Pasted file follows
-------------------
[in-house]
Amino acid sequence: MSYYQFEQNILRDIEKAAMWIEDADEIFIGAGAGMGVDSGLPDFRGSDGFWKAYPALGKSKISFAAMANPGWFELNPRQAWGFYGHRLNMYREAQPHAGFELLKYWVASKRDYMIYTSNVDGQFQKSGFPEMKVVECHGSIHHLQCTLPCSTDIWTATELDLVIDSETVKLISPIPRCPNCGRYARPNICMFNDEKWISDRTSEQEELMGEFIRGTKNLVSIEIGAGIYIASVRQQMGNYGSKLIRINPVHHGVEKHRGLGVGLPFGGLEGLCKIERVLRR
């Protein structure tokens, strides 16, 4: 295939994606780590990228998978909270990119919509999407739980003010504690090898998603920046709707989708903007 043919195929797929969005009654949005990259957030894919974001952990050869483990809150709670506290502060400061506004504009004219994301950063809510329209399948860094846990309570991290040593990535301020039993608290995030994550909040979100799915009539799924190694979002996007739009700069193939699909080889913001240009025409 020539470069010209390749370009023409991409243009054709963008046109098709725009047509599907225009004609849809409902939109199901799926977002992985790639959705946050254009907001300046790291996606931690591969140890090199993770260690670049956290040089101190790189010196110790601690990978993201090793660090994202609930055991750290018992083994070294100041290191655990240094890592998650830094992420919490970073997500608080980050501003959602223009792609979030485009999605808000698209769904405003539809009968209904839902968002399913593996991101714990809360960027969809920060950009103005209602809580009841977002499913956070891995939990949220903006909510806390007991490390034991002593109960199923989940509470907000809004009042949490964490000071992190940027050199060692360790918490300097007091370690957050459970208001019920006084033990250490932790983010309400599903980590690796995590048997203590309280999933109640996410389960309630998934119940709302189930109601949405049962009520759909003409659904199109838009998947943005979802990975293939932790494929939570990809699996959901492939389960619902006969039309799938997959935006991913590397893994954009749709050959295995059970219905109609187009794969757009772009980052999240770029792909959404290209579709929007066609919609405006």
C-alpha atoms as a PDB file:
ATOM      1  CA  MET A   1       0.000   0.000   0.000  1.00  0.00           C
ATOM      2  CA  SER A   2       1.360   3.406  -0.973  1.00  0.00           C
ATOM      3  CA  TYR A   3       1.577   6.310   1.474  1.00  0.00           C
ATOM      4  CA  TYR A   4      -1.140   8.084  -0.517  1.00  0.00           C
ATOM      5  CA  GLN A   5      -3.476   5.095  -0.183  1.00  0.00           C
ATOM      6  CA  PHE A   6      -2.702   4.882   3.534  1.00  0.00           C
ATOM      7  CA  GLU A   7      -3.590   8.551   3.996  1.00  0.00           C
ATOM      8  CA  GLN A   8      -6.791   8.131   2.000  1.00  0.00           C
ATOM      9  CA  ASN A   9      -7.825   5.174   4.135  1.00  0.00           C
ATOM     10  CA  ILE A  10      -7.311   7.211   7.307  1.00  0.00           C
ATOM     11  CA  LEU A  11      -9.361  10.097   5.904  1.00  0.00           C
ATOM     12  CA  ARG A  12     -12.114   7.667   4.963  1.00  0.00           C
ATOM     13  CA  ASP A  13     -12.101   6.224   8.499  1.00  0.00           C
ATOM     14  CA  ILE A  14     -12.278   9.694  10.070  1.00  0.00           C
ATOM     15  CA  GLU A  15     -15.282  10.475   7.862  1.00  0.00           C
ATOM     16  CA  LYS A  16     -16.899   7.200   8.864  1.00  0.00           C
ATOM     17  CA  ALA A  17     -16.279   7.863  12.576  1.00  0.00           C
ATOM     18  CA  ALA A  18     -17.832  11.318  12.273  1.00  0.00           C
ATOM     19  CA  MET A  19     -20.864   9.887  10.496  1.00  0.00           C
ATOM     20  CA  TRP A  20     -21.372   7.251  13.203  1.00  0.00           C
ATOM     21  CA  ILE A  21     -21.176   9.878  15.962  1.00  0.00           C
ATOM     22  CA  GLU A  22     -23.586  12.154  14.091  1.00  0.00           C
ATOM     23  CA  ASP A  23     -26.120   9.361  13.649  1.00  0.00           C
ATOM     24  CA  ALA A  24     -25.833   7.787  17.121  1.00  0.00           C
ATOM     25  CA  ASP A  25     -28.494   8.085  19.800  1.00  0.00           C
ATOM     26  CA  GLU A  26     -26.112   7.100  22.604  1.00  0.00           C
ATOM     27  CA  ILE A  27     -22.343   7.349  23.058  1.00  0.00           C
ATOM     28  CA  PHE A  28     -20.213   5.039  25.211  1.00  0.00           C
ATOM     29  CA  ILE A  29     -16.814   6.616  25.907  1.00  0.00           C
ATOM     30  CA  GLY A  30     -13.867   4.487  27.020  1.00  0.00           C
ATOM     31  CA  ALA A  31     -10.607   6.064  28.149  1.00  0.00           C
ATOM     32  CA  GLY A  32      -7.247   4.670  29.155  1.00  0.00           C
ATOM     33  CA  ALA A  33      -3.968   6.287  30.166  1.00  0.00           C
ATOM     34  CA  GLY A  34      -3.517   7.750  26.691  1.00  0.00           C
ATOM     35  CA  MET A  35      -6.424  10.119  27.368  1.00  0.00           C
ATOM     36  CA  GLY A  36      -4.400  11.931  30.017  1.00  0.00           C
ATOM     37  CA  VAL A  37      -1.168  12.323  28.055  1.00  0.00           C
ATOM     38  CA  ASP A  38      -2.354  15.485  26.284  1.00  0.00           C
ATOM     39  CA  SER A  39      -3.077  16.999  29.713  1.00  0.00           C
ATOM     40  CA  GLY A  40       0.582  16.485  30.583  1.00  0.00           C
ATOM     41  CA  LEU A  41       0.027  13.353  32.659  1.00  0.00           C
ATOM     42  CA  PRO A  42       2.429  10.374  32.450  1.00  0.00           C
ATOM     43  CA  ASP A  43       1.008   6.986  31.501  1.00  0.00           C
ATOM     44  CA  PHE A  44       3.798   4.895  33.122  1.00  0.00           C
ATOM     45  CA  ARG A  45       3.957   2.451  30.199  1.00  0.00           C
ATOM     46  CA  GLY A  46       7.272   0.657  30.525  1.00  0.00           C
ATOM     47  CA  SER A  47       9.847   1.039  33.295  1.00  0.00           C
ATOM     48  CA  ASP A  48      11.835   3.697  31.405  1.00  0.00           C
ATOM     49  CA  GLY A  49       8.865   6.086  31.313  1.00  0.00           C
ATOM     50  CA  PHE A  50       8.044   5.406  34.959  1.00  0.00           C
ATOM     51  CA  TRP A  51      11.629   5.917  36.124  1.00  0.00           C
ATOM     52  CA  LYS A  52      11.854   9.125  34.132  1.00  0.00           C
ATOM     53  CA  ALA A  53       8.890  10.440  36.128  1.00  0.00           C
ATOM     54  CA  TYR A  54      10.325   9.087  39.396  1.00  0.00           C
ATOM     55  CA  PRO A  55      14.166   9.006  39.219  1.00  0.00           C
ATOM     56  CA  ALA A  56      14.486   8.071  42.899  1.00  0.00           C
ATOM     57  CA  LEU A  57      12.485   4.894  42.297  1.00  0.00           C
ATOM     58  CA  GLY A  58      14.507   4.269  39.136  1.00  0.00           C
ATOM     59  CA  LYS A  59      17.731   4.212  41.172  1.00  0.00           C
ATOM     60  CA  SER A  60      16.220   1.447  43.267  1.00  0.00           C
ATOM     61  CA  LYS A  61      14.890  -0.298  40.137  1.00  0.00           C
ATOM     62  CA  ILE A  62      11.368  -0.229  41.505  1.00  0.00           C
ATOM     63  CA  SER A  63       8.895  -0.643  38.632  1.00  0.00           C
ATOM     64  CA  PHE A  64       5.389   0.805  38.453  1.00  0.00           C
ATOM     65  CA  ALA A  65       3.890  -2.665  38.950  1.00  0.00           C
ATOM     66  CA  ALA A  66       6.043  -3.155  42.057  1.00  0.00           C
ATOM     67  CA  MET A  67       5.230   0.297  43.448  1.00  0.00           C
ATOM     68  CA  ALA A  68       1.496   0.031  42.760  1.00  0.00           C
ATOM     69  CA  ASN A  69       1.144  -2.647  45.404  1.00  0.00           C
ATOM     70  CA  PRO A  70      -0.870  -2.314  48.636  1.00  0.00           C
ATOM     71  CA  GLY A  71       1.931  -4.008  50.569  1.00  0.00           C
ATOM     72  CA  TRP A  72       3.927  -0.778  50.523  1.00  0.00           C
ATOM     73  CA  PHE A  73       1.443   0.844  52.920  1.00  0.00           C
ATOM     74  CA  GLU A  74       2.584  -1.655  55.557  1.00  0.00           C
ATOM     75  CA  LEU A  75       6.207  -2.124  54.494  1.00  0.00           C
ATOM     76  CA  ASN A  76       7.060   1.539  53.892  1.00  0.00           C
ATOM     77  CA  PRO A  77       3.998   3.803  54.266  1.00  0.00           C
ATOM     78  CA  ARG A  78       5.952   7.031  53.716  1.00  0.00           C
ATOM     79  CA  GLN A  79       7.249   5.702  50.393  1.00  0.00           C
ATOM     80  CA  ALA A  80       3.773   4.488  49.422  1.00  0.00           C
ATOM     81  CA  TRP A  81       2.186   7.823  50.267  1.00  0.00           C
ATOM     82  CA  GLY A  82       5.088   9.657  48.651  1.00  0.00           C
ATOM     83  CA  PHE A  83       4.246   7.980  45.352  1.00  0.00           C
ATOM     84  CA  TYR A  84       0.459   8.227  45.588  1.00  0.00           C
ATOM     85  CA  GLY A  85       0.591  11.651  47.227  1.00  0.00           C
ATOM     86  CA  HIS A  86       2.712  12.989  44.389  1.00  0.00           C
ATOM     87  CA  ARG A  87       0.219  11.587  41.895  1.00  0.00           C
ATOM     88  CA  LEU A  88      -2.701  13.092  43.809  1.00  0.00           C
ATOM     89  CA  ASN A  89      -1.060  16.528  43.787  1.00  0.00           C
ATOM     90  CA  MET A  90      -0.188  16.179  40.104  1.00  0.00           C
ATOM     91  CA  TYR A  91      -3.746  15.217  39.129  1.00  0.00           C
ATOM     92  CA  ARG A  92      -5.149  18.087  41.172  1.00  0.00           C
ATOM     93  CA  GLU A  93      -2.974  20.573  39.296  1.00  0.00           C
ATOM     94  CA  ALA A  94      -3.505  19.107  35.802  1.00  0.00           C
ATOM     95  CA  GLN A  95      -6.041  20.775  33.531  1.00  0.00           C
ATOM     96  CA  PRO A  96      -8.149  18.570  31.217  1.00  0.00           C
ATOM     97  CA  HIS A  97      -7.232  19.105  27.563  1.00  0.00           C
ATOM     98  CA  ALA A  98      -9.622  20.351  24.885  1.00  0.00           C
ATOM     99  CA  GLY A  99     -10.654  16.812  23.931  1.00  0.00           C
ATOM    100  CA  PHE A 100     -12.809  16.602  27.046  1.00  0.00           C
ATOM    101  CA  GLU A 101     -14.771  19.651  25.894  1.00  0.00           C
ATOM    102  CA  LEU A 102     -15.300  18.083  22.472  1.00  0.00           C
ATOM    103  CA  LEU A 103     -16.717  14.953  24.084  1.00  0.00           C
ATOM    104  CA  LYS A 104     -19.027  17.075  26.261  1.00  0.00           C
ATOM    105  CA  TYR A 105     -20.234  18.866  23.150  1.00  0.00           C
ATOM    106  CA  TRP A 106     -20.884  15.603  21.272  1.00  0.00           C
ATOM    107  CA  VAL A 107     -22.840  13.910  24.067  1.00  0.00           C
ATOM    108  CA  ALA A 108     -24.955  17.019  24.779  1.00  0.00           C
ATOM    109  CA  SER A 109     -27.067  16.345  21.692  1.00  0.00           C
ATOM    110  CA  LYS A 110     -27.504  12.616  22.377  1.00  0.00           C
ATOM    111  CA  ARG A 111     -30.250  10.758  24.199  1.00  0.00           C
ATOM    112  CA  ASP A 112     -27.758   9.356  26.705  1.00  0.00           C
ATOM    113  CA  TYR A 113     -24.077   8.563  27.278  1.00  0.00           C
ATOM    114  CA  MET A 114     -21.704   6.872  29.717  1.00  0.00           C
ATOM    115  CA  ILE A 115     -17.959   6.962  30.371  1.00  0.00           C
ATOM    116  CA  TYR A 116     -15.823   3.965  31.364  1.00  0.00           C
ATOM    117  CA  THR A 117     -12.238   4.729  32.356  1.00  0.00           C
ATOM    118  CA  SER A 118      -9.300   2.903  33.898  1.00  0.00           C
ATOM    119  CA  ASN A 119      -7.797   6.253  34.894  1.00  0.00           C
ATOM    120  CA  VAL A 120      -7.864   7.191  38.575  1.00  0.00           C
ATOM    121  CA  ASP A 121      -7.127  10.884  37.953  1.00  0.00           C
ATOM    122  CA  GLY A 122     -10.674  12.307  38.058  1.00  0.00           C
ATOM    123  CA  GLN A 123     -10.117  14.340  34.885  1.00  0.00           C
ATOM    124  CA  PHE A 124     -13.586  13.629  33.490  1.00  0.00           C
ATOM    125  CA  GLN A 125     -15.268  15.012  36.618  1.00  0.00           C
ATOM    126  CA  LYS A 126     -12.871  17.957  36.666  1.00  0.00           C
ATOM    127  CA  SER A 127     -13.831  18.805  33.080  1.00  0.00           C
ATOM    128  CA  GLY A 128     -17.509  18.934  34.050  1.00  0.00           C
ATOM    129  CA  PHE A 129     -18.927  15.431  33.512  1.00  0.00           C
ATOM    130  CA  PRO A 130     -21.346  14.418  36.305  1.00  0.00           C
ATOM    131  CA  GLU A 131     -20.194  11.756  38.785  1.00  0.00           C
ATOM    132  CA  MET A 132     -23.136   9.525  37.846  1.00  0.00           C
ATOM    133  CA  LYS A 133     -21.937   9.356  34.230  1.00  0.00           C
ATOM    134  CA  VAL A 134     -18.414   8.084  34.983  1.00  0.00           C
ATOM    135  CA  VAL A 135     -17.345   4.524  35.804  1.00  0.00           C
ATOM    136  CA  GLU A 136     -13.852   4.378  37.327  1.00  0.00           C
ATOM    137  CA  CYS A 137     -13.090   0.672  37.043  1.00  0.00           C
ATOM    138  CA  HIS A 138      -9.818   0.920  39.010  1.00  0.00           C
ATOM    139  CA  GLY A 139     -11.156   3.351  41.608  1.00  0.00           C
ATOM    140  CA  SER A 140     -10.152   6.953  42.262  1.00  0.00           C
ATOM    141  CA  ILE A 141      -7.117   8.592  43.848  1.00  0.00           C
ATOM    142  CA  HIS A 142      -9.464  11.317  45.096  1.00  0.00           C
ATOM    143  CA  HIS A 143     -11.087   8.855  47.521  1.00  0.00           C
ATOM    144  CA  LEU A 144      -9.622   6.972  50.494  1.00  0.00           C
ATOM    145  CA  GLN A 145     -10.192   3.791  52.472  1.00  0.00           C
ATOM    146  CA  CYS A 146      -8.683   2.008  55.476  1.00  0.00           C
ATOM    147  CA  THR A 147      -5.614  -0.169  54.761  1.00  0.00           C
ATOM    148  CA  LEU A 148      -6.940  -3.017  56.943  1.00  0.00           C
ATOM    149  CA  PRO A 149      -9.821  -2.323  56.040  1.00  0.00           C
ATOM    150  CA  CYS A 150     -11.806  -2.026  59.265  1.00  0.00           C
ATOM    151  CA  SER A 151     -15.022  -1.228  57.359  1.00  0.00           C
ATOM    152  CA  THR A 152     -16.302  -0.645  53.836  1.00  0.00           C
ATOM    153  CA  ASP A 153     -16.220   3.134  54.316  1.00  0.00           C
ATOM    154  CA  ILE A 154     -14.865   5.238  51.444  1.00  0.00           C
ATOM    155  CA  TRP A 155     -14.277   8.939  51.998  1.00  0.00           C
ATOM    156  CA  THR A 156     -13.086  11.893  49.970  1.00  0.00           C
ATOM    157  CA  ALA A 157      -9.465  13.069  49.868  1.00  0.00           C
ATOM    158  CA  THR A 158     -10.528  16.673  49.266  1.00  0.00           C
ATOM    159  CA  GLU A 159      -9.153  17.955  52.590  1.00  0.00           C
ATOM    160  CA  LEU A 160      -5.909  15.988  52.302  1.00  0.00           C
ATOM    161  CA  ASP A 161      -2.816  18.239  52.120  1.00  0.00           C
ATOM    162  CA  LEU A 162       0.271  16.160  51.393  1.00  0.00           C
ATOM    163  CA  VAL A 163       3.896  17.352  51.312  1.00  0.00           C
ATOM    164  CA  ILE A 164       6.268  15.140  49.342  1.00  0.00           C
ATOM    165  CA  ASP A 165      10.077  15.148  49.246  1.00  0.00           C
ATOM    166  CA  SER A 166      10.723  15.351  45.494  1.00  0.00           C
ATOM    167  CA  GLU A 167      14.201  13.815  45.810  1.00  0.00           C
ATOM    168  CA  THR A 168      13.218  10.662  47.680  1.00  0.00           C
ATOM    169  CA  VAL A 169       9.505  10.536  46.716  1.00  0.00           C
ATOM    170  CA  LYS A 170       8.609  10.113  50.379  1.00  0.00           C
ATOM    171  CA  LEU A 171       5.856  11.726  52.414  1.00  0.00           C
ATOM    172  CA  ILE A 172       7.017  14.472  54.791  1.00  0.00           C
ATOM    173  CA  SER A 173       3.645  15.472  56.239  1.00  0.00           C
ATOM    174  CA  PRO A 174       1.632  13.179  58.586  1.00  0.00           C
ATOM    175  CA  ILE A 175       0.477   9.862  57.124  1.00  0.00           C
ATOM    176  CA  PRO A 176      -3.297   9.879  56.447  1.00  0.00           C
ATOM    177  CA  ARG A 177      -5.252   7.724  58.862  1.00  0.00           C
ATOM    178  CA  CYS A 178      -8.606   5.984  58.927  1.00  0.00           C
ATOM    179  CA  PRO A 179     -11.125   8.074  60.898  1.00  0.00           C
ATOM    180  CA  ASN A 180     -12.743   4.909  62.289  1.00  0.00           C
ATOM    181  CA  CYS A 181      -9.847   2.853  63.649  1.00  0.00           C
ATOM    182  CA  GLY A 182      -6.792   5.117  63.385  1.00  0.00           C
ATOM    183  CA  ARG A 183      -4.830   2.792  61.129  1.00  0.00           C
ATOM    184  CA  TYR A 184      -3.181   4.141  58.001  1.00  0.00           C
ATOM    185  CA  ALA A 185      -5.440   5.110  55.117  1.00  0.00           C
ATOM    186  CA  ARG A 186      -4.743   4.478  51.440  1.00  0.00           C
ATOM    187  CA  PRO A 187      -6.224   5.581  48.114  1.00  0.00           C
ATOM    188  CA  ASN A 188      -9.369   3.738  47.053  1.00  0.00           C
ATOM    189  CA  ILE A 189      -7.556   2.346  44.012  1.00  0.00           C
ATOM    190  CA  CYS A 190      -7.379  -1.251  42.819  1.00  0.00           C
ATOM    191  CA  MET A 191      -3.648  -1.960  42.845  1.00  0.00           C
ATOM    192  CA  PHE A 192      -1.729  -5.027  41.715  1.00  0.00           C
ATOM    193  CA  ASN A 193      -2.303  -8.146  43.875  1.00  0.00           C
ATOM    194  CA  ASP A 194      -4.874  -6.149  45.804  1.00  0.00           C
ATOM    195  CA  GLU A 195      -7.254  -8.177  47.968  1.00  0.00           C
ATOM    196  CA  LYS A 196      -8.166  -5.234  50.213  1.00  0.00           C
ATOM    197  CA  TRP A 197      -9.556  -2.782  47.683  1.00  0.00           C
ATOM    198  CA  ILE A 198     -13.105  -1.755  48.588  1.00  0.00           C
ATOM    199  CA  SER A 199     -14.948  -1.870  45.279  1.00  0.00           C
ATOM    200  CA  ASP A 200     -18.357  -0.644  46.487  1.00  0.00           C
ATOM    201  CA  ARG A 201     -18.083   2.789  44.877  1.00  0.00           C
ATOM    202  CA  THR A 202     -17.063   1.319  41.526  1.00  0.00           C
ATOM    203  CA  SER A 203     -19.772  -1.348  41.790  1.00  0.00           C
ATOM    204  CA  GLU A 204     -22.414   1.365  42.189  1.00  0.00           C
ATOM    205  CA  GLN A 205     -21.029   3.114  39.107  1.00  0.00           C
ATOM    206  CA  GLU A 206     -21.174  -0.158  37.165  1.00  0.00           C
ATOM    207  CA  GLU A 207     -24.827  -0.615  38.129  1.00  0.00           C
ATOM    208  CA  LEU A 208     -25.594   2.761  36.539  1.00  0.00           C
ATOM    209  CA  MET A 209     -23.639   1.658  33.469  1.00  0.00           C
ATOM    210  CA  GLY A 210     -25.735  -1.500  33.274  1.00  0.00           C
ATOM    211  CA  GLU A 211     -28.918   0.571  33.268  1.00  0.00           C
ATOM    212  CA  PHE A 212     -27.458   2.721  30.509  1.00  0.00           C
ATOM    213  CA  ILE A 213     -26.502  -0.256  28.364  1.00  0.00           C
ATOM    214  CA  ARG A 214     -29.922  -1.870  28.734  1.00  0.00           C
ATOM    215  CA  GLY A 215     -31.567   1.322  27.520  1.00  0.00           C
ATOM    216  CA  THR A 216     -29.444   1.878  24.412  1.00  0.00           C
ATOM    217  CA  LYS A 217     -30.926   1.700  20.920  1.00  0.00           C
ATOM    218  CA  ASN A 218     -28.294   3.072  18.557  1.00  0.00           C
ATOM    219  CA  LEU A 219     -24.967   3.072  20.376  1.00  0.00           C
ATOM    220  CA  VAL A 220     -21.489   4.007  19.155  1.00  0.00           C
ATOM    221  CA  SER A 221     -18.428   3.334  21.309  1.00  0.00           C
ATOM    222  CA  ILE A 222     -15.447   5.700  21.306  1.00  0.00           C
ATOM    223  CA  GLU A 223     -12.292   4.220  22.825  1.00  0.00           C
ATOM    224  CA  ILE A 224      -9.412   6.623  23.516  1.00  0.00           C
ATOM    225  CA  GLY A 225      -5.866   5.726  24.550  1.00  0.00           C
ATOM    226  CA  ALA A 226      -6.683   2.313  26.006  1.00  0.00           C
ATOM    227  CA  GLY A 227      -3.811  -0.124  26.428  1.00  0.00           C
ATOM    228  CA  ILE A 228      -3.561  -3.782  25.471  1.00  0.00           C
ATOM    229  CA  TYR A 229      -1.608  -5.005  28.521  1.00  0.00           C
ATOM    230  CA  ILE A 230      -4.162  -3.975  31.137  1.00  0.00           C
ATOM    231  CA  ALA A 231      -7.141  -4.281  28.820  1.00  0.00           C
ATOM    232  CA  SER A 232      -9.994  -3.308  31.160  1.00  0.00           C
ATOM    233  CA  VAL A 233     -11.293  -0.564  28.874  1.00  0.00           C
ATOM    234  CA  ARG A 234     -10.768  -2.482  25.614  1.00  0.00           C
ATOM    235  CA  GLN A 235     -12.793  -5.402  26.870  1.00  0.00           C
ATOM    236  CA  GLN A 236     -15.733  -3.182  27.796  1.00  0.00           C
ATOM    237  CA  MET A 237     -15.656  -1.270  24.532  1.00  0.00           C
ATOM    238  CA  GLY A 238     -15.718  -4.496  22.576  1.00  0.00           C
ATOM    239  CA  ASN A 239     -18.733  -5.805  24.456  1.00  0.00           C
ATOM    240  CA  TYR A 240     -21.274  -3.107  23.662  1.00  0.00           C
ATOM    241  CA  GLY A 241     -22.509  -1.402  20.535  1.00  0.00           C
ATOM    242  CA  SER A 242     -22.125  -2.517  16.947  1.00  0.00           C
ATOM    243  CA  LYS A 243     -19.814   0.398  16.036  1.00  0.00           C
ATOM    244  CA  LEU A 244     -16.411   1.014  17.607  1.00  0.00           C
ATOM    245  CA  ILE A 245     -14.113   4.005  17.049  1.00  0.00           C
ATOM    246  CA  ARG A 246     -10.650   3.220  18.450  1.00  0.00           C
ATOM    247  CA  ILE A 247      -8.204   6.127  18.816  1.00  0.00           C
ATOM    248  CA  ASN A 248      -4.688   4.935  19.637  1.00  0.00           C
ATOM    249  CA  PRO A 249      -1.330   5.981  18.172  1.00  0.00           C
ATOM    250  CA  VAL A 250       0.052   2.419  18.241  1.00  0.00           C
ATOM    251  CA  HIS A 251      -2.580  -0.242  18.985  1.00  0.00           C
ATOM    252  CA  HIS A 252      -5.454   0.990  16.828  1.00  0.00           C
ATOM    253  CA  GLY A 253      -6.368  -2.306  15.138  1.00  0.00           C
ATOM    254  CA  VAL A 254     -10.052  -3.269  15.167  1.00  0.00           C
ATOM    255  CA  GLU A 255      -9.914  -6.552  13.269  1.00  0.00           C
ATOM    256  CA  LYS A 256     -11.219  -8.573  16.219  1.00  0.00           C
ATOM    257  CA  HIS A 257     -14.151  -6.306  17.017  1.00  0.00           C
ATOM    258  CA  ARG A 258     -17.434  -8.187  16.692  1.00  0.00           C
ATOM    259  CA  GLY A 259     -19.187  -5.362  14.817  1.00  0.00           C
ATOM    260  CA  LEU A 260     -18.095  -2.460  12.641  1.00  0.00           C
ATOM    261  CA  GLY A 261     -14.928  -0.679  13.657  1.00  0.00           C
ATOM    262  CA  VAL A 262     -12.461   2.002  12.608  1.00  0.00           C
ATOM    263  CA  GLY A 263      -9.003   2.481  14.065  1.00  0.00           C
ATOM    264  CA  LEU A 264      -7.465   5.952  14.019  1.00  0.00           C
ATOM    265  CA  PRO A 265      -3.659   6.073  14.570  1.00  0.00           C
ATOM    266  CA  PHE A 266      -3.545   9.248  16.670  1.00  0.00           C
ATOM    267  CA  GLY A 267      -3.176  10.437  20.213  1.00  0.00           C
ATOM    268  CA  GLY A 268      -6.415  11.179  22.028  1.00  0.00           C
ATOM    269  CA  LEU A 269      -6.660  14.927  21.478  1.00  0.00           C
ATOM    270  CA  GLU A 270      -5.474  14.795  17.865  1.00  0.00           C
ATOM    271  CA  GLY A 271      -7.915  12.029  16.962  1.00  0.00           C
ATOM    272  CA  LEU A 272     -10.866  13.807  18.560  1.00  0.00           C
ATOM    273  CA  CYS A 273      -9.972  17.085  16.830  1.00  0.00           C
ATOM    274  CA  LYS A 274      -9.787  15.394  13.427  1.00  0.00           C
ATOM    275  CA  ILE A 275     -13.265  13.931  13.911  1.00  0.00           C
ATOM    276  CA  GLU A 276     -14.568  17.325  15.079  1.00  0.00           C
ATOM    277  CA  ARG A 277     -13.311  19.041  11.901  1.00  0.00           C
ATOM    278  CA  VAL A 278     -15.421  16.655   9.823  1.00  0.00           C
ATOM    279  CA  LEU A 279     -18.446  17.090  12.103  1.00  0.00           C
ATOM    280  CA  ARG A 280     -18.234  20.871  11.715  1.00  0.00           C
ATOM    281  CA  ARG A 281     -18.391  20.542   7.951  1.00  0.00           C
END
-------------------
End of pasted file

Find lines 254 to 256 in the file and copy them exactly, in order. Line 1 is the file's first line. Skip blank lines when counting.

ATOM    250  CA  VAL A 250       0.052   2.419  18.241  1.00  0.00           C
ATOM    251  CA  HIS A 251      -2.580  -0.242  18.985  1.00  0.00           C
ATOM    252  CA  HIS A 252      -5.454   0.990  16.828  1.00  0.00           C